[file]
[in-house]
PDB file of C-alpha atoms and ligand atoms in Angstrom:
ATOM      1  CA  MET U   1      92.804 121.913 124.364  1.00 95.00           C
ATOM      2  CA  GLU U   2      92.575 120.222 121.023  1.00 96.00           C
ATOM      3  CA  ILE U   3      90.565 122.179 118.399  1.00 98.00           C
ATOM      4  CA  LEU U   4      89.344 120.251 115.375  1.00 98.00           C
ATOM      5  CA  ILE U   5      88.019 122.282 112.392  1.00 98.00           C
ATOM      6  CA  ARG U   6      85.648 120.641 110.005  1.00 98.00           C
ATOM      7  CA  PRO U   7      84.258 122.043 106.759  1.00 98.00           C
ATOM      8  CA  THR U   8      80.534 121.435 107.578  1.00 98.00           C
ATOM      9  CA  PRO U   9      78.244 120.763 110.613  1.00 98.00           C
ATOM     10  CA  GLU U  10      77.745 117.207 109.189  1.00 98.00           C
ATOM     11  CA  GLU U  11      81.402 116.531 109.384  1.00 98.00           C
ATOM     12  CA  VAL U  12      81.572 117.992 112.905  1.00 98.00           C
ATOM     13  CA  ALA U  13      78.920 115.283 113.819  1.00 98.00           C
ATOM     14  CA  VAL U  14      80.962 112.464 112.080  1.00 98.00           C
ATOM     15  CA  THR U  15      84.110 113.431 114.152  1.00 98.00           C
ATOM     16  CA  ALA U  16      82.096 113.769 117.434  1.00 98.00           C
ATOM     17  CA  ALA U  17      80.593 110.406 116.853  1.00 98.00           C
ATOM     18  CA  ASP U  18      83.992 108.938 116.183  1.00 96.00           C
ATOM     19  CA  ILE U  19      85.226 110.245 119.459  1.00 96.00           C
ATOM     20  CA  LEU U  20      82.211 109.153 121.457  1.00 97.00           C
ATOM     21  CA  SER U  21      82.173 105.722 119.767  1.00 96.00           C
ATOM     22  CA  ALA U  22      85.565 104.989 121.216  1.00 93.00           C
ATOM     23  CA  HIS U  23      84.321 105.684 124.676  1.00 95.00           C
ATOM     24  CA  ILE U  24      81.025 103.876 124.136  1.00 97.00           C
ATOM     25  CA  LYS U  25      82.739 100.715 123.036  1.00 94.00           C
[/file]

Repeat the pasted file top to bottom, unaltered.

[in-house]
PDB file of C-alpha atoms and ligand atoms in Angstrom:
ATOM      1  CA  MET U   1      92.804 121.913 124.364  1.00 95.00           C
ATOM      2  CA  GLU U   2      92.575 120.222 121.023  1.00 96.00           C
ATOM      3  CA  ILE U   3      90.565 122.179 118.399  1.00 98.00           C
ATOM      4  CA  LEU U   4      89.344 120.251 115.375  1.00 98.00           C
ATOM      5  CA  ILE U   5      88.019 122.282 112.392  1.00 98.00           C
ATOM      6  CA  ARG U   6      85.648 120.641 110.005  1.00 98.00           C
ATOM      7  CA  PRO U   7      84.258 122.043 106.759  1.00 98.00           C
ATOM      8  CA  THR U   8      80.534 121.435 107.578  1.00 98.00           C
ATOM      9  CA  PRO U   9      78.244 120.763 110.613  1.00 98.00           C
ATOM     10  CA  GLU U  10      77.745 117.207 109.189  1.00 98.00           C
ATOM     11  CA  GLU U  11      81.402 116.531 109.384  1.00 98.00           C
ATOM     12  CA  VAL U  12      81.572 117.992 112.905  1.00 98.00           C
ATOM     13  CA  ALA U  13      78.920 115.283 113.819  1.00 98.00           C
ATOM     14  CA  VAL U  14      80.962 112.464 112.080  1.00 98.00           C
ATOM     15  CA  THR U  15      84.110 113.431 114.152  1.00 98.00           C
ATOM     16  CA  ALA U  16      82.096 113.769 117.434  1.00 98.00           C
ATOM     17  CA  ALA U  17      80.593 110.406 116.853  1.00 98.00           C
ATOM     18  CA  ASP U  18      83.992 108.938 116.183  1.00 96.00           C
ATOM     19  CA  ILE U  19      85.226 110.245 119.459  1.00 96.00           C
ATOM     20  CA  LEU U  20      82.211 109.153 121.457  1.00 97.00           C
ATOM     21  CA  SER U  21      82.173 105.722 119.767  1.00 96.00           C
ATOM     22  CA  ALA U  22      85.565 104.989 121.216  1.00 93.00           C
ATOM     23  CA  HIS U  23      84.321 105.684 124.676  1.00 95.00           C
ATOM     24  CA  ILE U  24      81.025 103.876 124.136  1.00 97.00           C
ATOM     25  CA  LYS U  25      82.739 100.715 123.036  1.00 94.00           C